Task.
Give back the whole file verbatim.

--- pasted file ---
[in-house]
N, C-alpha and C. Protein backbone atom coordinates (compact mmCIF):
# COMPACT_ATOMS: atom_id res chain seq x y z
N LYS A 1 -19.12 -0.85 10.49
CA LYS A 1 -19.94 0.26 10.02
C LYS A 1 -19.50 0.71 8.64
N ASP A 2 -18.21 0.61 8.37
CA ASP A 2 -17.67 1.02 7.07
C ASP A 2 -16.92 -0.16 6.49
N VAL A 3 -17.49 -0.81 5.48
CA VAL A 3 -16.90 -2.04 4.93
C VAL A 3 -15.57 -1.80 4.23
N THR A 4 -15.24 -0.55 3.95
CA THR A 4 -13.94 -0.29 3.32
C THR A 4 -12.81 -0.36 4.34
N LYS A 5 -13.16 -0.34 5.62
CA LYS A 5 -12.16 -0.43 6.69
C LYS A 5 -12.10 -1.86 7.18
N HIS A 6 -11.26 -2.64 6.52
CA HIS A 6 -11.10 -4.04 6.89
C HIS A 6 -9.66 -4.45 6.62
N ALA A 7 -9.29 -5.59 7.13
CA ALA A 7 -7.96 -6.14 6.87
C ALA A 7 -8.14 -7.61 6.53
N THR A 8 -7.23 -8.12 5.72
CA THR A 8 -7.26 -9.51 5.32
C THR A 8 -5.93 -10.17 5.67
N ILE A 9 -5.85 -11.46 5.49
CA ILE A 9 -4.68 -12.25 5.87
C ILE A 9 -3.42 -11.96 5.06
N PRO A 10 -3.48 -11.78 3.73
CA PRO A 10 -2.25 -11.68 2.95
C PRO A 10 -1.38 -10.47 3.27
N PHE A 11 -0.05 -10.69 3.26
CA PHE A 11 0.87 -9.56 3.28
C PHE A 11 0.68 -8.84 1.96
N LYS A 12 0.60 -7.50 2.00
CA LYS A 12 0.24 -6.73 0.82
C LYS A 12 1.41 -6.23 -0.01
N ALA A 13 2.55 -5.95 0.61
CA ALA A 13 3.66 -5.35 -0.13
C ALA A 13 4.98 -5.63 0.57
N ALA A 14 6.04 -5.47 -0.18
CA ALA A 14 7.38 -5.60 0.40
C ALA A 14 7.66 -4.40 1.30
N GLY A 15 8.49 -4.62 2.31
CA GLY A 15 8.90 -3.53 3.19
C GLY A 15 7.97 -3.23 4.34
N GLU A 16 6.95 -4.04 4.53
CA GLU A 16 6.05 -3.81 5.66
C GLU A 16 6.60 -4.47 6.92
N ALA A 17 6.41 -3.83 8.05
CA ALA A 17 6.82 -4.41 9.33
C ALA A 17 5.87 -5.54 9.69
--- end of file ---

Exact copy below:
[in-house]
N, C-alpha and C. Protein backbone atom coordinates (compact mmCIF):
# COMPACT_ATOMS: atom_id res chain seq x y z
N LYS A 1 -19.12 -0.85 10.49
CA LYS A 1 -19.94 0.26 10.02
C LYS A 1 -19.50 0.71 8.64
N ASP A 2 -18.21 0.61 8.37
CA ASP A 2 -17.67 1.02 7.07
C ASP A 2 -16.92 -0.16 6.49
N VAL A 3 -17.49 -0.81 5.48
CA VAL A 3 -16.90 -2.04 4.93
C VAL A 3 -15.57 -1.80 4.23
N THR A 4 -15.24 -0.55 3.95
CA THR A 4 -13.94 -0.29 3.32
C THR A 4 -12.81 -0.36 4.34
N LYS A 5 -13.16 -0.34 5.62
CA LYS A 5 -12.16 -0.43 6.69
C LYS A 5 -12.10 -1.86 7.18
N HIS A 6 -11.26 -2.64 6.52
CA HIS A 6 -11.10 -4.04 6.89
C HIS A 6 -9.66 -4.45 6.62
N ALA A 7 -9.29 -5.59 7.13
CA ALA A 7 -7.96 -6.14 6.87
C ALA A 7 -8.14 -7.61 6.53
N THR A 8 -7.23 -8.12 5.72
CA THR A 8 -7.26 -9.51 5.32
C THR A 8 -5.93 -10.17 5.67
N ILE A 9 -5.85 -11.46 5.49
CA ILE A 9 -4.68 -12.25 5.87
C ILE A 9 -3.42 -11.96 5.06
N PRO A 10 -3.48 -11.78 3.73
CA PRO A 10 -2.25 -11.68 2.95
C PRO A 10 -1.38 -10.47 3.27
N PHE A 11 -0.05 -10.69 3.26
CA PHE A 11 0.87 -9.56 3.28
C PHE A 11 0.68 -8.84 1.96
N LYS A 12 0.60 -7.50 2.00
CA LYS A 12 0.24 -6.73 0.82
C LYS A 12 1.41 -6.23 -0.01
N ALA A 13 2.55 -5.95 0.61
CA ALA A 13 3.66 -5.35 -0.13
C ALA A 13 4.98 -5.63 0.57
N ALA A 14 6.04 -5.47 -0.18
CA ALA A 14 7.38 -5.60 0.40
C ALA A 14 7.66 -4.40 1.30
N GLY A 15 8.49 -4.62 2.31
CA GLY A 15 8.90 -3.53 3.19
C GLY A 15 7.97 -3.23 4.34
N GLU A 16 6.95 -4.04 4.53
CA GLU A 16 6.05 -3.81 5.66
C GLU A 16 6.60 -4.47 6.92
N ALA A 17 6.41 -3.83 8.05
CA ALA A 17 6.82 -4.41 9.33
C ALA A 17 5.87 -5.54 9.69